Never stop praying:
Matthew 26:36-39 says, Then Jesus went with his disciples to a place called Gethsemane, and he said to them, “Sit here while I go over there and pray.” He took with him Peter and the two sons of Zebedee. Grief and anguish came over him, and he said to them, “The sorrow in my heart is so great that it almost crushes me. Stay here and keep watch with me.” He went a little farther on, threw himself face downward on the ground, and prayed, “My Father, if it is possible, take this cup of suffering from me! Yet not what I want, but what you want.”
Jesus had just shared the passover supper with his disciples and gone to Gesthemane to pray. He knew that he was going to be crucified shortly and he was overcome with grief. You know that kind of anxiety where your guts turn to liquid? It was like that but worse, because he wasn't about to speak in front of the whole school or sit an exam—he was about to take the sin of the whole world! He didn't want to suffer but he prayed that God's will would be done, not his.
This is a principle we can apply to our prayer. We can ask God for what we want, but we should pray that God's will would be done. In the Lord's Prayer in Matthew 6:10 Jesus said we should pray, Let your will be done on earth as it is done in heaven. Try it this week.
Some versions of this verse say, 'lead us not into temptation.' The original Greek word for temptation can also be translated trials. It could refer to either temptations or difficult situations. Jesus prayed that God would save him from the trial of being hung on a cross if it was possible.
James 1:13 says, Don’t blame God when you are tempted! God cannot be tempted by evil, and he doesn’t use evil to tempt others.
James 1:2-3 says, Consider it pure joy, my brothers and sisters, whenever you face trials of many kinds, because you know that the testing of your faith produces perseverance.
These verses in James also use the same Greek word, which translates and temptation and trial, as in Matthew 6. Regardless of whether these verses are referring to being tempted by sin or tried by difficult circumstances, the fact remains that God doesn't test or tempt us, that's just part of living in a fallen world. When we are tempted and tested it tests our faith and helps us to persevere.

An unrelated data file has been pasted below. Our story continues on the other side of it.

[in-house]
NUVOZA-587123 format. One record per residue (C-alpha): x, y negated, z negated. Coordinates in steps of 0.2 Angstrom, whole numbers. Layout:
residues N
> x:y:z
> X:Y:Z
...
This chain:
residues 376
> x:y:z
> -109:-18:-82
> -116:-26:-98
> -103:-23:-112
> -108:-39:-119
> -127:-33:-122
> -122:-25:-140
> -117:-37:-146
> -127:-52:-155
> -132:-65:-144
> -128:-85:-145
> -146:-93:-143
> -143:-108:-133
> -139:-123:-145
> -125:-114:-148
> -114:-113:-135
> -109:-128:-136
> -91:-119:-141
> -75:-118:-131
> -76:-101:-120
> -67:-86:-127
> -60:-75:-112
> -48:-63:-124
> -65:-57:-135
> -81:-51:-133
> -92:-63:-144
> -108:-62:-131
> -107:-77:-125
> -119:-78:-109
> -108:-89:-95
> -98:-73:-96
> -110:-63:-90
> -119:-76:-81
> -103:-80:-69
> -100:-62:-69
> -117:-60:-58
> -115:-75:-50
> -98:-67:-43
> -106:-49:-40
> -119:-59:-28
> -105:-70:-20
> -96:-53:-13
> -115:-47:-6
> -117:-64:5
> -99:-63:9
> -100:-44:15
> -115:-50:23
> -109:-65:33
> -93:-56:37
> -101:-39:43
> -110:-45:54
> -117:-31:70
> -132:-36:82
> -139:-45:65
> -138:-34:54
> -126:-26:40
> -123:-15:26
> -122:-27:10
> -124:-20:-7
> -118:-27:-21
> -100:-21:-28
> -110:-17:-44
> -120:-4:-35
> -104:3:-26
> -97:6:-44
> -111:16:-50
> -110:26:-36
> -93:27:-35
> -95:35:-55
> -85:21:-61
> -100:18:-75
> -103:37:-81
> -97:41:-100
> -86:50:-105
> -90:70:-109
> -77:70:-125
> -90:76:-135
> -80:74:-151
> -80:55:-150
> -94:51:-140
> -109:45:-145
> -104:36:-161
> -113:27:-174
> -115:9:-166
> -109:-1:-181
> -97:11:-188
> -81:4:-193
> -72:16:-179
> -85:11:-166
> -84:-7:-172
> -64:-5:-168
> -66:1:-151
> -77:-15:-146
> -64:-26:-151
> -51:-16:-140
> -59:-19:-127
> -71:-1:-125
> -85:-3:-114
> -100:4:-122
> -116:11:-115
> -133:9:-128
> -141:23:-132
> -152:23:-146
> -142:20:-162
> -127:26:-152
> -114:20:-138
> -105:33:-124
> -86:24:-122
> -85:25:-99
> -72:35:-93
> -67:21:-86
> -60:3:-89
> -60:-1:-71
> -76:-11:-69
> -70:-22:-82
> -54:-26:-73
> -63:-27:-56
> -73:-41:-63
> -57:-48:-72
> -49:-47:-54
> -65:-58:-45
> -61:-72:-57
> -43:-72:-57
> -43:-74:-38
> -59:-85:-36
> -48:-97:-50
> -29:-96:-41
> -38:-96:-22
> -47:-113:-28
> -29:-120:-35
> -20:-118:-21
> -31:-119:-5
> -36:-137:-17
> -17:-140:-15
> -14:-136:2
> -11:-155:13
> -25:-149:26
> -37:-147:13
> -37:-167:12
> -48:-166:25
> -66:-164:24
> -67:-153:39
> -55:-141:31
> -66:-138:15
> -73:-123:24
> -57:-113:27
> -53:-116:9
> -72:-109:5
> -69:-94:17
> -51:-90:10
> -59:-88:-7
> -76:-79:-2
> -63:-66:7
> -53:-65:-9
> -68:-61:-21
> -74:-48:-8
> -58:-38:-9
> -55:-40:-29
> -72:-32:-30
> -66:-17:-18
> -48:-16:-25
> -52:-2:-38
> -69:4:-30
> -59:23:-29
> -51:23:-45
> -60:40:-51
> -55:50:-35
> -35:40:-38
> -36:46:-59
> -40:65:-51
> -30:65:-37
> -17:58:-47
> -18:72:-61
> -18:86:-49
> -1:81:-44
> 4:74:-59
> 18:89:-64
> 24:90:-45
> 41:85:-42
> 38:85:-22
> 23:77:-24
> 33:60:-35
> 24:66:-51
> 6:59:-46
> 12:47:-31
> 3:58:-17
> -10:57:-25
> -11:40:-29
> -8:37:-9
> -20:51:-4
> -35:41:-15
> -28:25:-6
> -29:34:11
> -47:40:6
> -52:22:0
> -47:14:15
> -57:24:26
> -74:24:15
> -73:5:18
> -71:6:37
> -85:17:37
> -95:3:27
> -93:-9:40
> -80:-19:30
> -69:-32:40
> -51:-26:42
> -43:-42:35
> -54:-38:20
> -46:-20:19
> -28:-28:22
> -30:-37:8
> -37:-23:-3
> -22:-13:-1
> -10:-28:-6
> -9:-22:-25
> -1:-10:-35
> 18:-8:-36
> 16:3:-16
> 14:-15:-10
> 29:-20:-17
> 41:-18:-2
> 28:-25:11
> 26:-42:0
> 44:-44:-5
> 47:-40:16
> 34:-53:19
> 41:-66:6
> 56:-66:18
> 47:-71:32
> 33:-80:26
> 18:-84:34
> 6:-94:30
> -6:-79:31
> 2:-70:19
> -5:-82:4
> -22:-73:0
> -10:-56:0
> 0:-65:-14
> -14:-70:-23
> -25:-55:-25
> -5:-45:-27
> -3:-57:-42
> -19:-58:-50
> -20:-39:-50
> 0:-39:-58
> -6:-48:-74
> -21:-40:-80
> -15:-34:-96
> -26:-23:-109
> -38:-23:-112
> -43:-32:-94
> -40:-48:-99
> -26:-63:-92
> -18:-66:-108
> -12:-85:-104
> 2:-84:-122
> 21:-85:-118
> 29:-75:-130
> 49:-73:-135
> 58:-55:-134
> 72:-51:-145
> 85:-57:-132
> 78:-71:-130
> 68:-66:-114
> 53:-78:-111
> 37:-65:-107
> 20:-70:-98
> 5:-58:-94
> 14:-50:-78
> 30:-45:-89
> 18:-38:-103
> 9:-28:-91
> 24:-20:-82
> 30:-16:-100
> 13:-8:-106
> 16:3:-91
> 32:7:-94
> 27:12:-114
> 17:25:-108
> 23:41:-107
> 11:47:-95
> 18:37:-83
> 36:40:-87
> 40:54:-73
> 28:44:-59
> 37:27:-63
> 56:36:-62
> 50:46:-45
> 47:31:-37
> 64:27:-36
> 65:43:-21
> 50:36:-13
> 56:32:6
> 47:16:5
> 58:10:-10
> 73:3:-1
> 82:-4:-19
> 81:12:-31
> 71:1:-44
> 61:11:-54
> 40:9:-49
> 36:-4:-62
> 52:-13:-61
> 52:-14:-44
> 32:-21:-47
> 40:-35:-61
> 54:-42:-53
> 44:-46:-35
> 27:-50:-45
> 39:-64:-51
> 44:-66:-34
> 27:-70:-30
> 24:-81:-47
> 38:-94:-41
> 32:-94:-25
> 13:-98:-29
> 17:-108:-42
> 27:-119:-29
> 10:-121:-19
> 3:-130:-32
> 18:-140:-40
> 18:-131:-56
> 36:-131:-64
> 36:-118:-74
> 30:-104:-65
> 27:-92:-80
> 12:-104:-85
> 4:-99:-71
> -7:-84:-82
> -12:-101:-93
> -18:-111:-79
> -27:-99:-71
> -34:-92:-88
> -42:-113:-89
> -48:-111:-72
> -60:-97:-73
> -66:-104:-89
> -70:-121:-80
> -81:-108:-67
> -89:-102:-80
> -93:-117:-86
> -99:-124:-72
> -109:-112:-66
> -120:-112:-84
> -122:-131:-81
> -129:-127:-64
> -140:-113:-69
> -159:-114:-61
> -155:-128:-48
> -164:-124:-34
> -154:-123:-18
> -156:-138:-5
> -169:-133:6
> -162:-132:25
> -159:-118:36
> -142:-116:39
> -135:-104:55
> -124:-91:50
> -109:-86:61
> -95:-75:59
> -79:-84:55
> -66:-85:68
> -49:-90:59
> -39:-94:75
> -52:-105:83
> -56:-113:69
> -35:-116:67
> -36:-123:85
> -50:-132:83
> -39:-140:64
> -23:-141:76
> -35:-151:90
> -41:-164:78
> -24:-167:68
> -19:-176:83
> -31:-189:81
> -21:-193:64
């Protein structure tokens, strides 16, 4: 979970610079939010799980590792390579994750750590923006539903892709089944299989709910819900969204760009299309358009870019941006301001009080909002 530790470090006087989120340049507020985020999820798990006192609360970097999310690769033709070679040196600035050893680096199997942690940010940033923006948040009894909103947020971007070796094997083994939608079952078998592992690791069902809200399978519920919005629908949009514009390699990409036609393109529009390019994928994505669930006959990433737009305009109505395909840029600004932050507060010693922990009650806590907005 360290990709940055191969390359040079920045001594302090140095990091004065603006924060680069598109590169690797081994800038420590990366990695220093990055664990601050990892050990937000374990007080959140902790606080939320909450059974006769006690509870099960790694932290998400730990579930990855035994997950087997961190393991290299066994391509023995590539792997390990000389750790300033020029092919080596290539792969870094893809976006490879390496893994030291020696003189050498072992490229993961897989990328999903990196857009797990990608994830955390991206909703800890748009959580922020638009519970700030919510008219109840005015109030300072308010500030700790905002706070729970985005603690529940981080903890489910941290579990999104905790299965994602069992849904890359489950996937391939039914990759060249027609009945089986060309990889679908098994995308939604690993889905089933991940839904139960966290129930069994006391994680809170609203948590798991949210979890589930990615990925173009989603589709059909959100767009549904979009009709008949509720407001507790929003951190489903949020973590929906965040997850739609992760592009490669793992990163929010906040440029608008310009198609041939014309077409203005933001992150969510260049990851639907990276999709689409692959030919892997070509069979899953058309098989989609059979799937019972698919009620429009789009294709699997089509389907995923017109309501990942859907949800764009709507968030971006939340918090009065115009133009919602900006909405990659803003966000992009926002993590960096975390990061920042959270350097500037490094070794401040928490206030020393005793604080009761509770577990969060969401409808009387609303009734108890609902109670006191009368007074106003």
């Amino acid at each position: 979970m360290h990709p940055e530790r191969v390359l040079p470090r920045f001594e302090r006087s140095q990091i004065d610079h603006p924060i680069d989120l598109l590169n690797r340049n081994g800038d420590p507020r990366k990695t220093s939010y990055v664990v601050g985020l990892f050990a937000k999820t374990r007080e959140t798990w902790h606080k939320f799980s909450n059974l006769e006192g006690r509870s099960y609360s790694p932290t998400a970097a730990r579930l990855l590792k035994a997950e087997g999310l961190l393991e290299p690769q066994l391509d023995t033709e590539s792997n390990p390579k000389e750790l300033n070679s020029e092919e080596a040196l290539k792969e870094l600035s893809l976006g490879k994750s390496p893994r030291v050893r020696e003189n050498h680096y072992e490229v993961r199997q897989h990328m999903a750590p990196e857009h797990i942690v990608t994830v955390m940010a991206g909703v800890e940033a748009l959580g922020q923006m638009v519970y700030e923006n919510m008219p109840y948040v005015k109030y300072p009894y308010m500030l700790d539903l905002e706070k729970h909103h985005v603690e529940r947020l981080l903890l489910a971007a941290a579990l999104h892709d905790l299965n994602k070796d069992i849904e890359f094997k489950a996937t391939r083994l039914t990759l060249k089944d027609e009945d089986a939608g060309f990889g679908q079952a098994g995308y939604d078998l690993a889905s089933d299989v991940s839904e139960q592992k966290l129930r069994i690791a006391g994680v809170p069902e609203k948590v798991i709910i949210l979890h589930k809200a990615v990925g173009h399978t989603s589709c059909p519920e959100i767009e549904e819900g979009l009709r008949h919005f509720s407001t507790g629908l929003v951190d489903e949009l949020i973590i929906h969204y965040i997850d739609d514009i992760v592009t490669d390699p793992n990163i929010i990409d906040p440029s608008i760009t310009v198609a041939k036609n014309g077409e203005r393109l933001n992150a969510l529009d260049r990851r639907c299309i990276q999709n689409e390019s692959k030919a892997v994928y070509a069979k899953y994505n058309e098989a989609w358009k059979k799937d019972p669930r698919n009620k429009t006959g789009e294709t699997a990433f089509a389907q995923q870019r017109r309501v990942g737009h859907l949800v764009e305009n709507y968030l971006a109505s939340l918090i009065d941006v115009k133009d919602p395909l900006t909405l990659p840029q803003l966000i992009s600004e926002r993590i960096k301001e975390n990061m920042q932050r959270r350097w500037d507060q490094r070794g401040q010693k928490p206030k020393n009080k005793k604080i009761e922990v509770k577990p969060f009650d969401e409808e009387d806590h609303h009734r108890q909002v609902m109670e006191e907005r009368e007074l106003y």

The second part of the verse is a request to be delivered from the Evil One, his temptations, power and influence.
Jesus taught us to ask for forgiveness but he reminded us that we have to forgive others too. The Bible makes it very clear that forgiving others is a prerequisite for receiving forgiveness. Matthew 6:14-15 says, If you forgive others for the wrongs they do to you, your Father in heaven will forgive you. But if you don’t forgive others, your Father will not forgive your sins. These verses are very clear. YOU MUST FORGIVE OTHERS IF YOU WANT GOD TO FORGIVE YOU.
We live in a cancel culture where if you offend or upset someone, you're cancelled out. Here are some more verses from the Bible about forgiveness:
Then Peter came to Jesus and asked, “Lord, when someone won’t stop doing wrong to me, how many times must I forgive them? Seven times?” Jesus answered, “I tell you, you must forgive them more than seven times. You must continue to forgive them even if they do wrong to you seventy-seven times.
Forgive each other the same as God forgave you through Christ.
Don’t be angry with each other, but forgive each other.
God has generously forgiven us when we didn't deserve it and we should generously forgive others when they don't deserve it.
Short and sweet inspirations for Christian teen girls.